The following Sunday, this pastor stood before his church and announced that every single child in grades 4-6 who attended their VBS had been saved that week. Many of them were presented to the church that Sunday or following Sundays as candidates for baptism, and most were subsequently baptized. But not all.

I heard this story from the parent of one girl in that group, who responded as directed to the VBS invitation, but later recognized that nothing had changed in her heart, and she was only responding because that’s what everyone in the room was told to do. Her family is very involved in the church, and they’re there almost every Sunday. So, the pastor came looking for her. He took her out of Sunday School, without her parent’s knowledge, and asked her why she hadn’t presented herself for baptism. As far as I know, the child has not yet been baptized.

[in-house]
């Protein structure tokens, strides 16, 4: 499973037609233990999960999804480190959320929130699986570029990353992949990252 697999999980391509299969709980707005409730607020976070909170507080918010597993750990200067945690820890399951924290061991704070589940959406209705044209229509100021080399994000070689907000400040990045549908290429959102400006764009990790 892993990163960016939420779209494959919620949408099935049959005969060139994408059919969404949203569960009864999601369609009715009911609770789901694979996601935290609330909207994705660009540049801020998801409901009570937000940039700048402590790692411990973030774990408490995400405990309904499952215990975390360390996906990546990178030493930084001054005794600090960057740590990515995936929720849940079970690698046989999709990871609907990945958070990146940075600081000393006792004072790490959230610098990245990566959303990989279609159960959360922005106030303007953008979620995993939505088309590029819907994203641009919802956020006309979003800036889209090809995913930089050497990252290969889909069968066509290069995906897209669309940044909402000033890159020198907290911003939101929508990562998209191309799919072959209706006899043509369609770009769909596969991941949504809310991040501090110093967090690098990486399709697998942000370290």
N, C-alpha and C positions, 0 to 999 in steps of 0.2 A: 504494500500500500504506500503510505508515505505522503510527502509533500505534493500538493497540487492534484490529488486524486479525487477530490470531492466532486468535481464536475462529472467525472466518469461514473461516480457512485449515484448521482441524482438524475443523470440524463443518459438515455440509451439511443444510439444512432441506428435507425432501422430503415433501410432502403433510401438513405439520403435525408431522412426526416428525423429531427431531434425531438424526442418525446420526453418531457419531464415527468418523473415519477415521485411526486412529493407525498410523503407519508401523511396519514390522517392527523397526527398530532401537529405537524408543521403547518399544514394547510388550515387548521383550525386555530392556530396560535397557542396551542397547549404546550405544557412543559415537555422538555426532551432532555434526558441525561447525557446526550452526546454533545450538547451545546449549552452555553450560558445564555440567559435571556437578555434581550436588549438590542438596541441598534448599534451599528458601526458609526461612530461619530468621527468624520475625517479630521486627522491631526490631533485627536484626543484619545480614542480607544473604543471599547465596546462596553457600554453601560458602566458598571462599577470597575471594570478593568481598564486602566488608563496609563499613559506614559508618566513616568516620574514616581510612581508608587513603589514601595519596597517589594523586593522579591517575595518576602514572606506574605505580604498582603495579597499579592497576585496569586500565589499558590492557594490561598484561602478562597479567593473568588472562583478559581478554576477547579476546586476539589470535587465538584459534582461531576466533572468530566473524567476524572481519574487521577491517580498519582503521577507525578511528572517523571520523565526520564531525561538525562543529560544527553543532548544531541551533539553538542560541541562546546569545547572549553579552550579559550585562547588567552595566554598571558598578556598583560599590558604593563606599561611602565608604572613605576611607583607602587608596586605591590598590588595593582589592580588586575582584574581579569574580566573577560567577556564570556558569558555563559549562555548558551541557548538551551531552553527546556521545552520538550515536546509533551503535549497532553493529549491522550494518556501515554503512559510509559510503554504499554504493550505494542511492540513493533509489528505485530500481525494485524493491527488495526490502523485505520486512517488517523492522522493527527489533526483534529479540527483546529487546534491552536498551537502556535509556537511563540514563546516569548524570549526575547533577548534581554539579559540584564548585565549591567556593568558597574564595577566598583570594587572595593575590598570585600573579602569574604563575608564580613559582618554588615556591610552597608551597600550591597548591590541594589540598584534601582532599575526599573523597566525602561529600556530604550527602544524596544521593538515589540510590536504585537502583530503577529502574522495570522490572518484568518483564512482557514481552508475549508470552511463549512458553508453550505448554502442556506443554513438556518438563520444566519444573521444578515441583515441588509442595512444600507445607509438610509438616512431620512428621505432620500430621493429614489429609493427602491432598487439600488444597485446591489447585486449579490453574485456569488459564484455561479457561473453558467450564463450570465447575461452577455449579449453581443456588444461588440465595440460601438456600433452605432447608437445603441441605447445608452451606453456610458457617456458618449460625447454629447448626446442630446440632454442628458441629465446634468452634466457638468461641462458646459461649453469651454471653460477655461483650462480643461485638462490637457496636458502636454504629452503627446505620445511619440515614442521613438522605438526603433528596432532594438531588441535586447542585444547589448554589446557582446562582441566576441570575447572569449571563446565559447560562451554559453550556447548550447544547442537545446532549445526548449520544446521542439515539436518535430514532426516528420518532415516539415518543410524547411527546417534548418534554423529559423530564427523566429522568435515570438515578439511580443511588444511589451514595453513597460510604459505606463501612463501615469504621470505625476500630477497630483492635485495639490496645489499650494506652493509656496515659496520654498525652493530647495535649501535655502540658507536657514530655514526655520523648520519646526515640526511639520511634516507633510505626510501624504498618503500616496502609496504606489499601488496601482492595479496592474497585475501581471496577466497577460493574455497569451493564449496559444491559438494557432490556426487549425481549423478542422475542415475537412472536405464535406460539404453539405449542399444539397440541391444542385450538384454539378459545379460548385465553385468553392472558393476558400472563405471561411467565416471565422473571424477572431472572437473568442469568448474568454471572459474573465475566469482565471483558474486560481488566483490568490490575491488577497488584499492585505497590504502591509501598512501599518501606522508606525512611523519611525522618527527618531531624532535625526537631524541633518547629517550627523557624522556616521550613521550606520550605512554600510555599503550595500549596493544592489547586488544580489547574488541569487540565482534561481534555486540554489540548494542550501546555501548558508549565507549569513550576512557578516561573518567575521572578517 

There are many forms of spiritual abuse. Men who use their positions of ecclesial authority in order to subjugate or gain favors from women are despicable. Those who would use their power in order to keep wrongdoing from being brought to light will face the harsh judgment of their all-seeing Creator. But in terms of eternal consequences, I’d be hard pressed to identify much that is worse than gaining, by coercion of peer pressure or other manipulative tactics, a false profession of faith in Christ from a child. For my son, and the girl in the story above, the damage is minor, and temporary. I believe in the promises of God, and have confidence that these children are being trained up in the way they should go, and they’ll have full opportunity to hear, understand, and respond to the gospel. But for so many of the children who populate our VBS rolls each summer, this is the only contact they have with our churches, or any church. To offer assurance of salvation to someone who may never hear the truth again simply because they correctly repeated several sentences with their eyes closed may have consequences far greater than any other kind of spiritual abuse I can imagine, because those consequences may be eternal.